Active hydrodynamics of synchronization and ordering in moving oscillators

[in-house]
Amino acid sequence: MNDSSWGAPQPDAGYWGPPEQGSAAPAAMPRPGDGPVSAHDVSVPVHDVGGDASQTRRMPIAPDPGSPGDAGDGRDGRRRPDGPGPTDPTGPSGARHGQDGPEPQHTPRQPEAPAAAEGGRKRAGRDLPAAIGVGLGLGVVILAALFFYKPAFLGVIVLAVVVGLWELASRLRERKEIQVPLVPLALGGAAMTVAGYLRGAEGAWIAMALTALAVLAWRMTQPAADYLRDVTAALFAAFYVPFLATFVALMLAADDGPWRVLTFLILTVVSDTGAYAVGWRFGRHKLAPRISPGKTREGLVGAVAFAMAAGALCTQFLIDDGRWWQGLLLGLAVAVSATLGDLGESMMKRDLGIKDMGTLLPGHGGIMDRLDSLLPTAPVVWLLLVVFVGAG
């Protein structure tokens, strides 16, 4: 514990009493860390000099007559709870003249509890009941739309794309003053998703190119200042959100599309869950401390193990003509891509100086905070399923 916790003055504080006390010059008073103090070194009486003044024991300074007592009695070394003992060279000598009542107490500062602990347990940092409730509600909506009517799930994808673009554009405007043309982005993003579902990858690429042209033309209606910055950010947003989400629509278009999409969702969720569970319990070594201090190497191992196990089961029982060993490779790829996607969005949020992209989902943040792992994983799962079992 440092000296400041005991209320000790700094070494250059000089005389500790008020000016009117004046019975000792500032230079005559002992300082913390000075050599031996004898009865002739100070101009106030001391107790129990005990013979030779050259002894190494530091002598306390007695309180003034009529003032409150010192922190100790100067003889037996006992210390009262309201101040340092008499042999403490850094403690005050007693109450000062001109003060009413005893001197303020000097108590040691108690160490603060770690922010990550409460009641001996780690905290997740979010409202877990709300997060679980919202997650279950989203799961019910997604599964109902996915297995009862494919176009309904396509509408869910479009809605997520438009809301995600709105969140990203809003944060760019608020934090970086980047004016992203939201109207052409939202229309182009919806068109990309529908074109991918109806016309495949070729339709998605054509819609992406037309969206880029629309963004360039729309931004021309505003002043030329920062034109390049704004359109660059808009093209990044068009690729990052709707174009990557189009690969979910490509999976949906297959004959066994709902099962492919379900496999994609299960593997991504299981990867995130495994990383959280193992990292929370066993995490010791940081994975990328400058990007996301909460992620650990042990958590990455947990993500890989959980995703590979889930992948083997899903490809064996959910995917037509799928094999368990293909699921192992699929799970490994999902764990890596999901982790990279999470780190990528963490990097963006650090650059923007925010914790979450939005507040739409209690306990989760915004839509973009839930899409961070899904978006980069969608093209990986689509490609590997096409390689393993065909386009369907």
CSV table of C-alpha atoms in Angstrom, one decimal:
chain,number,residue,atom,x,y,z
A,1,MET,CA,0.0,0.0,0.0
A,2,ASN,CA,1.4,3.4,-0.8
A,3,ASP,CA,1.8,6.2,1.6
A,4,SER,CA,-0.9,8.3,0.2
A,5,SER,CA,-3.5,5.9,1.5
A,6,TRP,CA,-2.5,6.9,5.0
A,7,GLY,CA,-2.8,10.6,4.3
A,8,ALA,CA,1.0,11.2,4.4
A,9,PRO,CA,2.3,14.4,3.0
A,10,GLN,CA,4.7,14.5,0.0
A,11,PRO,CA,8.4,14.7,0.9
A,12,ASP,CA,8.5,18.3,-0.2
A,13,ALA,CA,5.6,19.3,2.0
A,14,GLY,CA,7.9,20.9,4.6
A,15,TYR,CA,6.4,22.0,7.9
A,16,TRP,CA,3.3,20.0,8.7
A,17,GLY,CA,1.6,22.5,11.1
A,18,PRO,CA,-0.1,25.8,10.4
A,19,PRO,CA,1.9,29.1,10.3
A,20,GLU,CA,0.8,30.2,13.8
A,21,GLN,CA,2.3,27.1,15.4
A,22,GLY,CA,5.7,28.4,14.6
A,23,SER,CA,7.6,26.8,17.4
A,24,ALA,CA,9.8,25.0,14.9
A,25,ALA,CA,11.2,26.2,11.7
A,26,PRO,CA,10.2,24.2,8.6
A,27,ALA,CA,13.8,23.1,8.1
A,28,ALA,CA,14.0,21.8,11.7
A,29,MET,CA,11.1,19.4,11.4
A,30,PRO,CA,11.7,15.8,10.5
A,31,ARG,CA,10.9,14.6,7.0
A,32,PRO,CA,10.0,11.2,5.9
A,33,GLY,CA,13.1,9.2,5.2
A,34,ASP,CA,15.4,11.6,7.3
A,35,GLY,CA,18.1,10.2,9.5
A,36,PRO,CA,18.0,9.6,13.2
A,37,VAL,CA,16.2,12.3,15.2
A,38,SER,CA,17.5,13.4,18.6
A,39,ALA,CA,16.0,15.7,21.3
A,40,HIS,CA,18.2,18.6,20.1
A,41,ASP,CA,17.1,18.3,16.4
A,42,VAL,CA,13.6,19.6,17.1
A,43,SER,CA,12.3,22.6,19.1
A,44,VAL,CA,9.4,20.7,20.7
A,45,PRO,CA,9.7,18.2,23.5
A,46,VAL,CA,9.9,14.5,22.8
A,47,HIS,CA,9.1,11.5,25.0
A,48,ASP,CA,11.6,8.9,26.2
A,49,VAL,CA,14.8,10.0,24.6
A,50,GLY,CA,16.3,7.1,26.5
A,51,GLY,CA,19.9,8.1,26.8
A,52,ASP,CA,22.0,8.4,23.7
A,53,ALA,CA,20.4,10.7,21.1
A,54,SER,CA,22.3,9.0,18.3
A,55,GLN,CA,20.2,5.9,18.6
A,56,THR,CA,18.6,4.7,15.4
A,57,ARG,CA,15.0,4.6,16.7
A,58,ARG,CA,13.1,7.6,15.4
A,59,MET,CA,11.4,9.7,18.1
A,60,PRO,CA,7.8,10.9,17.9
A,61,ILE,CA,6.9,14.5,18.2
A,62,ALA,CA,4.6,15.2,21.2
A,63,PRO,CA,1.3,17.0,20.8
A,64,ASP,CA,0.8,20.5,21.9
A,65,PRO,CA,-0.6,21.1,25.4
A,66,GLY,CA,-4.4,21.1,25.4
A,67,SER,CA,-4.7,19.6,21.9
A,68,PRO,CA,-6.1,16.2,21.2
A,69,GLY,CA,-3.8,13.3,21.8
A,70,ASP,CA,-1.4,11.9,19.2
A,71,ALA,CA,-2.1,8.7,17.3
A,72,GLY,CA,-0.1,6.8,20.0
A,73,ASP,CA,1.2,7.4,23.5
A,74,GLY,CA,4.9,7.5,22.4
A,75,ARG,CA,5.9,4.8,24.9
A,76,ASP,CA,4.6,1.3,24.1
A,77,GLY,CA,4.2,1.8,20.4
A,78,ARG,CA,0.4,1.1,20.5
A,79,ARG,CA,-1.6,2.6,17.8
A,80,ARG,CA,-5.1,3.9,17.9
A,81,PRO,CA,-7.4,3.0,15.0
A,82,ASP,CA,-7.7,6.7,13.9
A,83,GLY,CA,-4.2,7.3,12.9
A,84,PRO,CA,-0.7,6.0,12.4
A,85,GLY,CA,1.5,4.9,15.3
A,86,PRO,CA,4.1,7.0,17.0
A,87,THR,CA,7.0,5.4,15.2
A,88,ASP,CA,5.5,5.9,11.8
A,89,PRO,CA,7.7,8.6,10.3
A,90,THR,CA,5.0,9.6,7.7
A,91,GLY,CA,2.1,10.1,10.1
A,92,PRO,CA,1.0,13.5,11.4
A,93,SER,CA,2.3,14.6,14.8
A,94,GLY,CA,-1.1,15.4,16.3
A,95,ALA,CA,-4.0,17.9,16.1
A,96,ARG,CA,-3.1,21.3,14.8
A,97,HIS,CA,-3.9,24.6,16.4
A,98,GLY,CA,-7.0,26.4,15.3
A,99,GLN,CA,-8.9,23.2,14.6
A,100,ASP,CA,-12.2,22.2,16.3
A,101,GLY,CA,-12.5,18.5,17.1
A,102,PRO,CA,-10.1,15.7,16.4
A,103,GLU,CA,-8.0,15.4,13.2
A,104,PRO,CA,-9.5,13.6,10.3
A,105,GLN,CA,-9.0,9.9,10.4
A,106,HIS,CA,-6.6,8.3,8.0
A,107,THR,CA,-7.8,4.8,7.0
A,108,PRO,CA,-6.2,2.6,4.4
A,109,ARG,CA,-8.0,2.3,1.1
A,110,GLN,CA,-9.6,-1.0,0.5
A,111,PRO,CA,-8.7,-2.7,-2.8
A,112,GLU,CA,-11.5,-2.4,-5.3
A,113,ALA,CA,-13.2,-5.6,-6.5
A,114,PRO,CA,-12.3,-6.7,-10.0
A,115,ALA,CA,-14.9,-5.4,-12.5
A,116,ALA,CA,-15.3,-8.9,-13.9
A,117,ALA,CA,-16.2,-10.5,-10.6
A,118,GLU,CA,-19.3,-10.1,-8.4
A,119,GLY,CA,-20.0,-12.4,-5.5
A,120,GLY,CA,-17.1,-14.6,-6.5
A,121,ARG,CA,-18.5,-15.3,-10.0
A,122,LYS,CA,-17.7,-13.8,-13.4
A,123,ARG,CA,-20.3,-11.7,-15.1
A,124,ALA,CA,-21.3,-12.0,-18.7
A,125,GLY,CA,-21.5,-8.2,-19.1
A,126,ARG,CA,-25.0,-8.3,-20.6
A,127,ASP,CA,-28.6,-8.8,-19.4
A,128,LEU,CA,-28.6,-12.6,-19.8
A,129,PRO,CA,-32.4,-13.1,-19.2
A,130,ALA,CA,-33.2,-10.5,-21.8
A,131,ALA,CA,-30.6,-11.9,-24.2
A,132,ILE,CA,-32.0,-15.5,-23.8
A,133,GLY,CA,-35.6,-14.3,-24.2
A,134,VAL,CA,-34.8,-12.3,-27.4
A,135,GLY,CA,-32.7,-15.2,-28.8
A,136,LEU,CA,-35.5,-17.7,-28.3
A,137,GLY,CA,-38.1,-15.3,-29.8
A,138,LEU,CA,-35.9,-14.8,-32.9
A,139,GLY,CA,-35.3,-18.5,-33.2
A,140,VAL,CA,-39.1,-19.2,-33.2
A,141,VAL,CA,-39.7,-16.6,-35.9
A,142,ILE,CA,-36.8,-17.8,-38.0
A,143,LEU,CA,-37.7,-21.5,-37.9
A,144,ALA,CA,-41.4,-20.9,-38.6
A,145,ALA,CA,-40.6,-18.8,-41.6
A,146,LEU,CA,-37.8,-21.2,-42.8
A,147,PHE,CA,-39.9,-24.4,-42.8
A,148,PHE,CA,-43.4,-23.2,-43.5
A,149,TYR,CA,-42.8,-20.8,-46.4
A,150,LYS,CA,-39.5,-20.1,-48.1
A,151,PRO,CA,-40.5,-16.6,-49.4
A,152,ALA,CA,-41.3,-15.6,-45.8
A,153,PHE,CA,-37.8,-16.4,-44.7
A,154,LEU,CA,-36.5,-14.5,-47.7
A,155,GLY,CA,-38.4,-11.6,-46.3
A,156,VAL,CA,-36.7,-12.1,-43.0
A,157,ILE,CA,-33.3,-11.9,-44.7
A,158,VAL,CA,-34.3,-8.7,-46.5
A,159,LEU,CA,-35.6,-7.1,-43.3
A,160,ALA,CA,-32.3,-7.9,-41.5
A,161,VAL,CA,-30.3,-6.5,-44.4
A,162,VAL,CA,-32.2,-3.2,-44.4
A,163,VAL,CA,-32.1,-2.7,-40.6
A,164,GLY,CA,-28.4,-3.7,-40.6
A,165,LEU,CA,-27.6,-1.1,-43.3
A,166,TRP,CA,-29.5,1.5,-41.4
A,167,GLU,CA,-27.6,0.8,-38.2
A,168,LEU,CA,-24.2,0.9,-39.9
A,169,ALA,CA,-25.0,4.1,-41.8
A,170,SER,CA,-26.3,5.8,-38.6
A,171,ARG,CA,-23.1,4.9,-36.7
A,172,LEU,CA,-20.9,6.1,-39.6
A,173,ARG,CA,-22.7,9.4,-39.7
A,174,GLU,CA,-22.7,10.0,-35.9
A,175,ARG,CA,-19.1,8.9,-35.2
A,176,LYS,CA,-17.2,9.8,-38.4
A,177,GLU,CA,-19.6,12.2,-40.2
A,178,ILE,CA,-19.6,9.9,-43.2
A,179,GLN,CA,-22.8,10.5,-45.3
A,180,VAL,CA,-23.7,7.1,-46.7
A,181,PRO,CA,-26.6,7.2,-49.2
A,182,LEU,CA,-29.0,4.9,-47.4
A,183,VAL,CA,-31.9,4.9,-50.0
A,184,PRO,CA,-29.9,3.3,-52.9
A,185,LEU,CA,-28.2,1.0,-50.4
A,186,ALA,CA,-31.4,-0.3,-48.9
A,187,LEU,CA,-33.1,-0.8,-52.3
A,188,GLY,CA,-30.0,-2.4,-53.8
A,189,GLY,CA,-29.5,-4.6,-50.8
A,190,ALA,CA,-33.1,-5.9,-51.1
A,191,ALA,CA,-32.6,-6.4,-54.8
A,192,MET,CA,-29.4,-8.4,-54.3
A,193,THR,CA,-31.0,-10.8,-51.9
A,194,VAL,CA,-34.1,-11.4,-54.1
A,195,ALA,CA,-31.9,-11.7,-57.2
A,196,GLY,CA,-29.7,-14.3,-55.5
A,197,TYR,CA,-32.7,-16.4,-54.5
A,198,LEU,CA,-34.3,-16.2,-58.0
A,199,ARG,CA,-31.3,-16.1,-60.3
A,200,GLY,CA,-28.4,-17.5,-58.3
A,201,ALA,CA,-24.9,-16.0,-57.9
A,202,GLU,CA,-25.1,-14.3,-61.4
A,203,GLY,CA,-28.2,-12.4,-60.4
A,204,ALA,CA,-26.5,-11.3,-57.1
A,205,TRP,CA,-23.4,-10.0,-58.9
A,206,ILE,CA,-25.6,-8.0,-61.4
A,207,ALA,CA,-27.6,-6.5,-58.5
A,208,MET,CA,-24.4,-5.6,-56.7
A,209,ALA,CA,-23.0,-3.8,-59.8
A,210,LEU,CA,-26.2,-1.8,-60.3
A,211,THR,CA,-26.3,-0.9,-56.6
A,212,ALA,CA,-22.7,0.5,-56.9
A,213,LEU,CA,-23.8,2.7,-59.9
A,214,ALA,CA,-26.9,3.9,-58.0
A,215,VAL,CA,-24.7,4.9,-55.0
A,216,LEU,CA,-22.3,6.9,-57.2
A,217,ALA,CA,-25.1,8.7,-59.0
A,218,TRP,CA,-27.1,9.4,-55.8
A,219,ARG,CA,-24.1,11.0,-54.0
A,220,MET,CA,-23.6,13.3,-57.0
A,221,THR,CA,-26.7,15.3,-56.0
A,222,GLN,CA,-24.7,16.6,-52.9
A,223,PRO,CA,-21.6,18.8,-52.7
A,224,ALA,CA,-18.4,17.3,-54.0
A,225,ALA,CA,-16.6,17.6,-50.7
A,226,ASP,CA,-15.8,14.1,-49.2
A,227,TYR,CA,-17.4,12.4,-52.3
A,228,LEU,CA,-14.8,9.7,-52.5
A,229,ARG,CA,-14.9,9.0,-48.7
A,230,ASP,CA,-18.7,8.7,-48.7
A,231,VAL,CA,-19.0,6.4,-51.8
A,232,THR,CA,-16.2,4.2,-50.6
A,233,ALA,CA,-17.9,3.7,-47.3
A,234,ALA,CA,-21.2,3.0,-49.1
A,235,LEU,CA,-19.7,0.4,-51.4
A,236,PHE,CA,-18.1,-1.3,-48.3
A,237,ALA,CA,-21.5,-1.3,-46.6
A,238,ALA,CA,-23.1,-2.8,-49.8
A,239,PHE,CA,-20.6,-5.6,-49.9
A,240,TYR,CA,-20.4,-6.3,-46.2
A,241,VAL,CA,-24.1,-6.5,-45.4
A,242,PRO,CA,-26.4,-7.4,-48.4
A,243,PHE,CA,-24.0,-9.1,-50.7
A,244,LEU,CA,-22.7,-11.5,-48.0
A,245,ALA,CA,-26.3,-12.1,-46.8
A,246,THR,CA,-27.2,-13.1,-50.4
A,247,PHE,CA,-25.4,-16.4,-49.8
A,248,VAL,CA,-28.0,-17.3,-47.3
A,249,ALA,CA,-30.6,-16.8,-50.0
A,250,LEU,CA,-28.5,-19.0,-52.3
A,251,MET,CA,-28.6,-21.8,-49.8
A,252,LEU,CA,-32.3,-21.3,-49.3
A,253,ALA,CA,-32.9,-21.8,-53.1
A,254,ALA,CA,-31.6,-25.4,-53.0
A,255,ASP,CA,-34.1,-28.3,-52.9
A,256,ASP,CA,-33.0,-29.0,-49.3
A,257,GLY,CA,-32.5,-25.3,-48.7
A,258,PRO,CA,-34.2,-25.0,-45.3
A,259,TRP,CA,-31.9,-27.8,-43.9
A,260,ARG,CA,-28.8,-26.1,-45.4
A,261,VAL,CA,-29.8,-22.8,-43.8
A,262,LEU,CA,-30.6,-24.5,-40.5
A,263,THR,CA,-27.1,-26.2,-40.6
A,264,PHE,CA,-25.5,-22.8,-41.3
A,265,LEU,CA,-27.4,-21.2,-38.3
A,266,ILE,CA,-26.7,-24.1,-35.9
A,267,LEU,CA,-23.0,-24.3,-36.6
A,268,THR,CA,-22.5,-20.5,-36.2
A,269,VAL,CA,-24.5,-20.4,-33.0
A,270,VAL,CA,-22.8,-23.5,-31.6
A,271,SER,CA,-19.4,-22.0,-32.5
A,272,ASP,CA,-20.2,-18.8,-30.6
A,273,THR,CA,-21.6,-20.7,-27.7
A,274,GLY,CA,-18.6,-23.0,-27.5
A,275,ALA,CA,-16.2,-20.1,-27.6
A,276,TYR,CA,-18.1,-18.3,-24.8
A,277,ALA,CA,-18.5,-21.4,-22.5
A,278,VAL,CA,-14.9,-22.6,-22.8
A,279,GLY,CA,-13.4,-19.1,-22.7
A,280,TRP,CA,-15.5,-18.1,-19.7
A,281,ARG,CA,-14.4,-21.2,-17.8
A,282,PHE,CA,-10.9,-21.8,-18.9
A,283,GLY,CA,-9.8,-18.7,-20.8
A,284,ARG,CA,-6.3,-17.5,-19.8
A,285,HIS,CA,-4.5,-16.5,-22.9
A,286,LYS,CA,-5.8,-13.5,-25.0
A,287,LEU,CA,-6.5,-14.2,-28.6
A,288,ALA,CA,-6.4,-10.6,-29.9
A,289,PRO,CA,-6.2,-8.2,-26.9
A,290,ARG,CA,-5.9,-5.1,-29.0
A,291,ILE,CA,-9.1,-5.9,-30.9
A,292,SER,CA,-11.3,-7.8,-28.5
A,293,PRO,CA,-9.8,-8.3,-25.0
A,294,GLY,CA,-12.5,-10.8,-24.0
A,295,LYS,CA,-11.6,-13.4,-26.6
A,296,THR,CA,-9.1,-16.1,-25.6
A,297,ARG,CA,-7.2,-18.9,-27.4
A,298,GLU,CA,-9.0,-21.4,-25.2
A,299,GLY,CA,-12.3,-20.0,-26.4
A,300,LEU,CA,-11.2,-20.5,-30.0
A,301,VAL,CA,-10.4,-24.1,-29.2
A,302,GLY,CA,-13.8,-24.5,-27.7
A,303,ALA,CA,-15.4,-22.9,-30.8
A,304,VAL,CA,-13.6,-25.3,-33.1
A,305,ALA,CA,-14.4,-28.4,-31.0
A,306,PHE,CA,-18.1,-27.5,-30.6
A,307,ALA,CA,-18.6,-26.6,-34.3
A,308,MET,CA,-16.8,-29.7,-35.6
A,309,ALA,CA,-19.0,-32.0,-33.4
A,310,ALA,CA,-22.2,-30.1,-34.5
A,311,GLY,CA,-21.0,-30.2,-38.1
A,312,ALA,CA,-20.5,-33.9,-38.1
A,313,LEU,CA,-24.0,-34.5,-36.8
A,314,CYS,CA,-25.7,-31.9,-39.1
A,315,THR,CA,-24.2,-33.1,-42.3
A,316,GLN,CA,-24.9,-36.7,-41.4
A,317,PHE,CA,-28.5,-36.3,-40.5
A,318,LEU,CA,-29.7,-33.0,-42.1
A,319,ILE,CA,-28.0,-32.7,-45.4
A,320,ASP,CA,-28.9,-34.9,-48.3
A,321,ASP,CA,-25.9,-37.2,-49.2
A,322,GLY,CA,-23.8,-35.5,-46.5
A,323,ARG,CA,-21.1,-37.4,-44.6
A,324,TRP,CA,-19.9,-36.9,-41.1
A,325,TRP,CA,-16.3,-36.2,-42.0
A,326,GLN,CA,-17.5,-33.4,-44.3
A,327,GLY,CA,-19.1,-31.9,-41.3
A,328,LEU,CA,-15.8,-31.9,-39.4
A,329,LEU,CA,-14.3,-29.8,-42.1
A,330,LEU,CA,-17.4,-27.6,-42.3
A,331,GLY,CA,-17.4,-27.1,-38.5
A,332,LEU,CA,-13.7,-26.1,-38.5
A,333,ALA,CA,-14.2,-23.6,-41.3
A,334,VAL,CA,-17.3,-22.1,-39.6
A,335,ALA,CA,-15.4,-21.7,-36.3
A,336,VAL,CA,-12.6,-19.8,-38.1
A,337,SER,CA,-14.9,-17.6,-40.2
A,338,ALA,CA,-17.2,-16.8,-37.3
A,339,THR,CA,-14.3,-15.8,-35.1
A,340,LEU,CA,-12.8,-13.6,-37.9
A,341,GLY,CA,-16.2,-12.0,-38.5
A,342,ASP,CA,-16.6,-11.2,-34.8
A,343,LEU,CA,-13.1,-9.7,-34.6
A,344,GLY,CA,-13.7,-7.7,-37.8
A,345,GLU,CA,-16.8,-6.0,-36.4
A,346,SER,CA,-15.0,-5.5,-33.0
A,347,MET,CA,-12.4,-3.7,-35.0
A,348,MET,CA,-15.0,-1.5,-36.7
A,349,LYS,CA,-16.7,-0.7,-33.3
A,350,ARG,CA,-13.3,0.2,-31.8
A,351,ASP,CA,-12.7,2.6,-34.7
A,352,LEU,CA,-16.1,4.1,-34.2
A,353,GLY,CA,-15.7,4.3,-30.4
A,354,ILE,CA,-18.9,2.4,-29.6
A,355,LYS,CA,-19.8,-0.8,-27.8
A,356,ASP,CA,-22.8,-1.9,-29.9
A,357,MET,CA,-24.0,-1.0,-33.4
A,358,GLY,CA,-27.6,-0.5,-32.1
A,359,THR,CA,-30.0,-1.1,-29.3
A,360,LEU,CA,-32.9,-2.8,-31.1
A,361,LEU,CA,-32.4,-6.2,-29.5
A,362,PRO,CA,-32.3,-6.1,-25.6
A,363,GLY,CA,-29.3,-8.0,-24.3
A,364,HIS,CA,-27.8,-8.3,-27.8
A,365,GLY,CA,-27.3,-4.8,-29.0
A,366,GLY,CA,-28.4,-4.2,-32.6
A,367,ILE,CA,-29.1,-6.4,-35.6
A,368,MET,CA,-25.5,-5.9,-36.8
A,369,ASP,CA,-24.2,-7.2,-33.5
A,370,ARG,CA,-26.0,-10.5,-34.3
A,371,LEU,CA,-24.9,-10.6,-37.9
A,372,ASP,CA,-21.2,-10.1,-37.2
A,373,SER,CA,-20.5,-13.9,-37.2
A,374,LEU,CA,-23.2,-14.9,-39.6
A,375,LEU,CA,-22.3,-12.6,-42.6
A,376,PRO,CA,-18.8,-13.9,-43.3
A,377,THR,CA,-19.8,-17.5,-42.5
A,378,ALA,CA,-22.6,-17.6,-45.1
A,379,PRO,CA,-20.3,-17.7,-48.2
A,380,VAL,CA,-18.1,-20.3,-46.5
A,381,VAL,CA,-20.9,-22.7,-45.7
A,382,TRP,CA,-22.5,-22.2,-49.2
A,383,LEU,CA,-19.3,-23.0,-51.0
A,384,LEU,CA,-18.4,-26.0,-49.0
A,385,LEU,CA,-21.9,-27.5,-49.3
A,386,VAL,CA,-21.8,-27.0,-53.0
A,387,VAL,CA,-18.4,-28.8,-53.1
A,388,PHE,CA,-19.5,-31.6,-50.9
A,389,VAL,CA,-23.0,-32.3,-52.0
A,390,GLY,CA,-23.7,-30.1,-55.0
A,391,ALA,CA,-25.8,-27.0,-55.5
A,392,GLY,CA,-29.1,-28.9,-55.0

AbstractThe nature of emergent collective behaviors of moving interacting physical agents is a long-standing open issue in physical and biological systems alike. This calls for studies on the control of synchronization and the degree of order in a collection of diffusively moving noisy oscillators. We address this by constructing a generic hydrodynamic theory for active phase fluctuations in a collection of a large number of nearly-phase-coherent moving oscillators in two dimensions. Our theory describes the general situation where phase fluctuations and oscillator mobility mutually affect each other. We show that the interplay between the active effects and the mobility of the oscillators leads to a variety of phenomena, ranging from synchronization with long-range, nearly-long-range, and quasi-long-range orders to instabilities and desynchronization with short-range order of the oscillator phases. We highlight the complex dependences of synchronization on the active effects. These should be testable in wide-ranging systems, e.g., oscillating chemical reactions in the presence of different reaction inhibitors and facilitators, live oriented cytoskeletal extracts, and vertebrate segmentation clocks.